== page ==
Published November 15, 2005
Volume 13, Number 11

Gordon Storjohann's Financial Structures Give Small Businesses Something to Build On

By Jay Hipps

Choosing a career path can often be a difficult choice. Finding the right combination of elements that meet with one’s talents and interests is often challenging. Sometimes, the choice is determined by the emergence of new markets or technologies. For Gordon Storjohann of American Qualified Plans, it took an act of Congress to create his niche.

“When the Employee Retirement Income Security Act (ERISA) was passed in 1974, Congress put into law Employee Stock Ownership Plans (ESOPs),” he says. “When Congress passed this portion of the law, it was almost like it was made to fit my background.”

Gordon StorjohannStorjohann was born in Iowa and moved with his parents to Yuma, Arizona in 1948, where he grew up. After graduating from the University of Arizona in 1962 with a degree in marketing and finance, he served on active duty as a Navy pilot for five years and in the reserves for another four, flying out of Alameda. As a reserve, he took his first job in finance after being hired by DuPont’s investment group, a position that also won him an opportunity to study at the New York Institute of Finance. He returned to the Bay Area with DuPont working on investments for the company’s pension and profit-sharing plans but left them to pursue an opportunity with Pacific Retirement Plans, then a small firm in Burlingame.

“In 1969 or ’70, I decided I wanted to get into more of the consulting on setting up pension and profit-sharing plans,” he explains. “I felt much, much more comfortable consulting on structures and retirement plans, not the investment side. I just didn’t feel real comfortable telling company trustees where they should be investing their money.

“When you’re consulting on a project like putting in a pension plan or a profit sharing plan, on the other hand, it’s all driven by tax (advantages). If you’re making a good profit, then it’s a matter of what kind of plan you should go into, whether it’s a pension plan, a defined benefit plan, a money purchase pension plan, or a profit sharing plan. Each of those different types of plans are appropriate for different types of companies. So I felt very comfortable in that type of consulting area.”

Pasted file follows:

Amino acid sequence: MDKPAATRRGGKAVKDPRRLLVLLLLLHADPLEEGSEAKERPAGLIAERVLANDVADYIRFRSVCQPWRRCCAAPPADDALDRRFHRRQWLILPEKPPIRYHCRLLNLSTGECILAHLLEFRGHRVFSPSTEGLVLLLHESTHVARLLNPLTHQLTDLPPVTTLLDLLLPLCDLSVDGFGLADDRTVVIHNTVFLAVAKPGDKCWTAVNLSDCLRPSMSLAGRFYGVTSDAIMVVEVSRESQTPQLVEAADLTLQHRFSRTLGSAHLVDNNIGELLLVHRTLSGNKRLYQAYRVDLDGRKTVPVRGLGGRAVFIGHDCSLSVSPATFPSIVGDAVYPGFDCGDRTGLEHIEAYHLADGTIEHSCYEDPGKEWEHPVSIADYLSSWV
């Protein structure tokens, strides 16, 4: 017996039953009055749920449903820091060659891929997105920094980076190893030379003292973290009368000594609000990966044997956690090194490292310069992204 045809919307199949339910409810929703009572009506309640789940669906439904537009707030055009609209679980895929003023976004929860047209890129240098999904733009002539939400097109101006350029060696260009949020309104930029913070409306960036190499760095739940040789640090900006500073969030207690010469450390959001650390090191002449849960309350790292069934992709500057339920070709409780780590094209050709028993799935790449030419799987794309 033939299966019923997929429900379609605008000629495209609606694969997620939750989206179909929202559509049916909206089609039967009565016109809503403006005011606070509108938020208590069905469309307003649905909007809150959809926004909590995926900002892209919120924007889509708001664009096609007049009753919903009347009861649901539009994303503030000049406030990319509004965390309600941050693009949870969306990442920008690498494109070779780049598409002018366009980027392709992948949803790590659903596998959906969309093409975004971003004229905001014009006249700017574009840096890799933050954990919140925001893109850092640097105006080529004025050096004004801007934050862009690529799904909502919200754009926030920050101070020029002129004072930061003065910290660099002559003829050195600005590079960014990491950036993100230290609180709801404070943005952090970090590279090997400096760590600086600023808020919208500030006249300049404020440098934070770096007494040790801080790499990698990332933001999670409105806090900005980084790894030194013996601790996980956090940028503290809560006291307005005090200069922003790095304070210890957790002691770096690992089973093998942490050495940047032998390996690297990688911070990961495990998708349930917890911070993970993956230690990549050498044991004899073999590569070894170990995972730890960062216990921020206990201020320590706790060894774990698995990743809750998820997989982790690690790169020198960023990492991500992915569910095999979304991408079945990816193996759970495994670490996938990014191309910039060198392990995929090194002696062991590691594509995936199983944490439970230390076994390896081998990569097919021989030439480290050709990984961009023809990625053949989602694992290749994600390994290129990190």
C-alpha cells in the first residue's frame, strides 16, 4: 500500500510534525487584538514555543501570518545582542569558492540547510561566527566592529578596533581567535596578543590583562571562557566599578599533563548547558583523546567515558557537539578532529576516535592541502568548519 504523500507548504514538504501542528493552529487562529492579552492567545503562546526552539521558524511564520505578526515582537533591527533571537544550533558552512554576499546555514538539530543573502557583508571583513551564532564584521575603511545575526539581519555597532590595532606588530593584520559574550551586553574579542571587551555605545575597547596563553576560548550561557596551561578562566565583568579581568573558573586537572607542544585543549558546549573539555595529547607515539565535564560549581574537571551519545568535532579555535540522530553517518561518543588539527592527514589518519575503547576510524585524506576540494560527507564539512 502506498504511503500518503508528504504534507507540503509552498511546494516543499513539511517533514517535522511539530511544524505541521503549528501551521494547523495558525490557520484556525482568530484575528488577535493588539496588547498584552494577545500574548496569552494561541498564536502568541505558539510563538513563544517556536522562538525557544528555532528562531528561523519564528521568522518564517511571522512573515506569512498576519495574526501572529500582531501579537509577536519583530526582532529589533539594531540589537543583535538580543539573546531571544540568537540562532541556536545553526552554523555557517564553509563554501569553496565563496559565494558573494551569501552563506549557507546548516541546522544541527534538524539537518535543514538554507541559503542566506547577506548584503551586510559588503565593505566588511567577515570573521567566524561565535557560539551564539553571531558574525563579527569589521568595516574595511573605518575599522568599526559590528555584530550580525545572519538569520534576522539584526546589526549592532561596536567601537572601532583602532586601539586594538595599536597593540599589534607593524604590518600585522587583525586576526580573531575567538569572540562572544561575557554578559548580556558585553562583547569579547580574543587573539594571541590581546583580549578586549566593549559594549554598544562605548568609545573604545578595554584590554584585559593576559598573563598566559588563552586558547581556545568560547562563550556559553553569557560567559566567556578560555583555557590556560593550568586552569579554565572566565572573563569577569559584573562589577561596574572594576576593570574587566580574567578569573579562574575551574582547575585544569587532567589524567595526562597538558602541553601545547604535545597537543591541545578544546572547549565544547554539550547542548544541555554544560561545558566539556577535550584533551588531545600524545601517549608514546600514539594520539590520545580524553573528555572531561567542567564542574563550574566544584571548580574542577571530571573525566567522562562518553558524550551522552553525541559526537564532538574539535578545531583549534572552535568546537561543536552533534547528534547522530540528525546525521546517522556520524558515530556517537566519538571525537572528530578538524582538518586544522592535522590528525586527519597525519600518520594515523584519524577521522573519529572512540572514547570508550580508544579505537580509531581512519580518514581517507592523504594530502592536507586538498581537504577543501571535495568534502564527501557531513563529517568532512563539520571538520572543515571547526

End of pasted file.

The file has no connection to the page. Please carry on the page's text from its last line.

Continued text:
Storjohann enjoyed setting up the structure for the plans but not choosing the investments. To draw an analogy, it’s the difference between being a builder and an interior designer. He liked setting up the structure and leaving the furnishings up to his clients.

After four years with Pacific Retirement Plans, a new opportunity presented itself when Congress passed ERISA, which Storjohann calls “the most massive re-write of the pension system that we’ve ever had in history.” He got a call from a headhunter who inquired if he would be interested in designing and installing ESOPs for a firm in San Francisco. After turning down the offer, he got a call at home two days later from a man named John Menke, one of the founders of the firm, and agreed to meet with him. After researching the new plans, he made an amazing discovery.

“The discipline of Employee Stock Ownership Plans is number one, you have to know the tax law around qualified plans,” he explains. “You have to understand what the eligibility rules are, what the vesting rules are, what retirement rules are, what allocation rules are, and a lot of other things that you just have to know. If you know that, you can easily work in pension and profit sharing.